Menu

Burned at the steak or how the Salem witch trials might have happened

Burned at the steak or how the Salem witch trials might have happened…

All of what follows was painstakingly researched for about three minutes at my own expense and it bore out to be completely true, at least from my own perspective of wanting it to be true. So, there is that to read which I will cite as a positive.

In 1028, long before we assumed that anyone was burned at the stake, John Tarbarrow, a judge in Kessington township, a now defunct township that at the time was situated at 17nsw of the former township of Kessington, the true location of which has been lost to time and faulty record keeping which was a mistake common to most Judges at that time, Windows Archaic 11 having not yet been invented yet.
In any case on this date Judge Tarbarrow was grilling beaver at his outside open pit situated at or near the west bank of the river Black on the south branch when happened by the widow Smythe and the local sheriff Hobert Hawsley. They were out and about searching for the good witch Wilasah who had been missing for three nights at that point, having gone missing at a campfire witch outing three nights prior in the good farmer Tarbarrow’s field, Robert by name, the brother of the good judge.
“When,” inquired the sheriff “Would you say was the last time you might have seen the good witch Wilasah?”
The judge who never listened to anyone, mainly because he was deaf in both ears, thought the sheriff had questioned him about the chunk of beaver he had been grilling, which had now been burned in the fire because of inattention.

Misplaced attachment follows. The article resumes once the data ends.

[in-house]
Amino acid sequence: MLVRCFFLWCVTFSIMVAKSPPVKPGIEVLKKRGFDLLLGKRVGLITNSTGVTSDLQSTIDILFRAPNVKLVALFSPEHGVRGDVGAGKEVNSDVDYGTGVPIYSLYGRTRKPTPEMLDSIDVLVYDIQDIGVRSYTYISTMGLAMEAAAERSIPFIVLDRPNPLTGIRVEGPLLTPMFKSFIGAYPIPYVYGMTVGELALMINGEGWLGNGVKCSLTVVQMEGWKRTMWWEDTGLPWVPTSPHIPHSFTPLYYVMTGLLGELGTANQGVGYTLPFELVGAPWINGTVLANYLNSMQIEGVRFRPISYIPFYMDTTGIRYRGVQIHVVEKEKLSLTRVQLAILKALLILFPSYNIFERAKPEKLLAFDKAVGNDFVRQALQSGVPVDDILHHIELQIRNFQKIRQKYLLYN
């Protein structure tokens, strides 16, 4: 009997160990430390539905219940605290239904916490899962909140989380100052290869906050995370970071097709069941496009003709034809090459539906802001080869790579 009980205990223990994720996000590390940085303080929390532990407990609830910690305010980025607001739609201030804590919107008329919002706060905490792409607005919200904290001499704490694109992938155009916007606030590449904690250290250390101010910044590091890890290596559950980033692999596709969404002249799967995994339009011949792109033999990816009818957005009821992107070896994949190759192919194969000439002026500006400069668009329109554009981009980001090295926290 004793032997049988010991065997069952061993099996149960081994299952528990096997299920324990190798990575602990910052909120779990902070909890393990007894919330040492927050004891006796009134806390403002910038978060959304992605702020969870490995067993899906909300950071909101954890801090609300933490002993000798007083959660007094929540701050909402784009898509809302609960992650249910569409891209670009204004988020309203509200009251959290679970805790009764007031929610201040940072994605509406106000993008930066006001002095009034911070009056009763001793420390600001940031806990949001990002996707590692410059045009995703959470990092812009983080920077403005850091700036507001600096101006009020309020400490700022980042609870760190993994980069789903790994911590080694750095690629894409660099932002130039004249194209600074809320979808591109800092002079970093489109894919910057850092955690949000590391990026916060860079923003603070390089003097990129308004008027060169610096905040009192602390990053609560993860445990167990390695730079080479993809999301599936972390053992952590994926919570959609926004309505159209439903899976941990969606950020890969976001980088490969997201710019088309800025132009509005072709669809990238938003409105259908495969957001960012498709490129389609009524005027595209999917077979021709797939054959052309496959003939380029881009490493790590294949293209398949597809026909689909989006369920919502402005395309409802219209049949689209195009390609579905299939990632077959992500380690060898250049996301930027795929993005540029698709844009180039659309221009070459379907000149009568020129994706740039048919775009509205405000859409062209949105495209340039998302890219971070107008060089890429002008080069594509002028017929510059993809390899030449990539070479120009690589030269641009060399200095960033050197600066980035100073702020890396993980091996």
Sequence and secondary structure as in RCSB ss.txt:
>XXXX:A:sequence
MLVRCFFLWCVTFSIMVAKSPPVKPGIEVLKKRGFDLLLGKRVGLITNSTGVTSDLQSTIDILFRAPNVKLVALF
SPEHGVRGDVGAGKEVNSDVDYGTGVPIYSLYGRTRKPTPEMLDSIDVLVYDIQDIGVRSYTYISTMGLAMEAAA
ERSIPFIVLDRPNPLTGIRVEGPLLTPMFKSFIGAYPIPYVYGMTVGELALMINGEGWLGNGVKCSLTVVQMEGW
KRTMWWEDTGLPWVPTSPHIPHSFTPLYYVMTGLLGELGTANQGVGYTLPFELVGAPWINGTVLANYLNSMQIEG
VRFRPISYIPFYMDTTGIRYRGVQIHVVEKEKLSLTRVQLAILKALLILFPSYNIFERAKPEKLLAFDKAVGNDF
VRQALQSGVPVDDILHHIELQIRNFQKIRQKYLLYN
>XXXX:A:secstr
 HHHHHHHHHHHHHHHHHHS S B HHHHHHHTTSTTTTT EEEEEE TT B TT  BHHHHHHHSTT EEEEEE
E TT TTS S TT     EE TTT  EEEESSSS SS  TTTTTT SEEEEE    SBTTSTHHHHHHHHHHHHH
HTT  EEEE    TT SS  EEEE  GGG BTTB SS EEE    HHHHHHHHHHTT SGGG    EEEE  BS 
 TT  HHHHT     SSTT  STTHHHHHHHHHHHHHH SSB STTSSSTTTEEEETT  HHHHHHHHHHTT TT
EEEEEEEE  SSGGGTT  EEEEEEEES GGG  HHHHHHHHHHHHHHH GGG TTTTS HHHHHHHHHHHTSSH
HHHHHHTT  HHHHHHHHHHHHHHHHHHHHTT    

“Burned ‘at steak, I did,” replied the judge, speaking of course of the beaver steak. ‘at’ being the local pronunciation of ‘that’.
“I say,” said the widow Smythe, “You burned the good witch at the stake?”
“Aye,” the judge agreed. “Have to do another, I will.”
The sheriff, who was no slouch and depended on the judge for his job immediately set out to round up the other witches in the township and this began what we came to know of as Burning Witches at the Stake, or the Salem Witch Trials, which were a few centuries later, but country folk were slower to catch on and Al Gore had not yet invented the Internet so it took some time to get the news out. Once it was out Salem embraced it and rounded up their own witches and followed what they thought was the good Judges example.
I hope this has clarified this whole area of history for you and I am always glad to help, Geo Dell


Check out my Zombie Plagues books on Apple…

THE ZOMBIE PLAGUES by Geo Dell



3268total visits,8visits today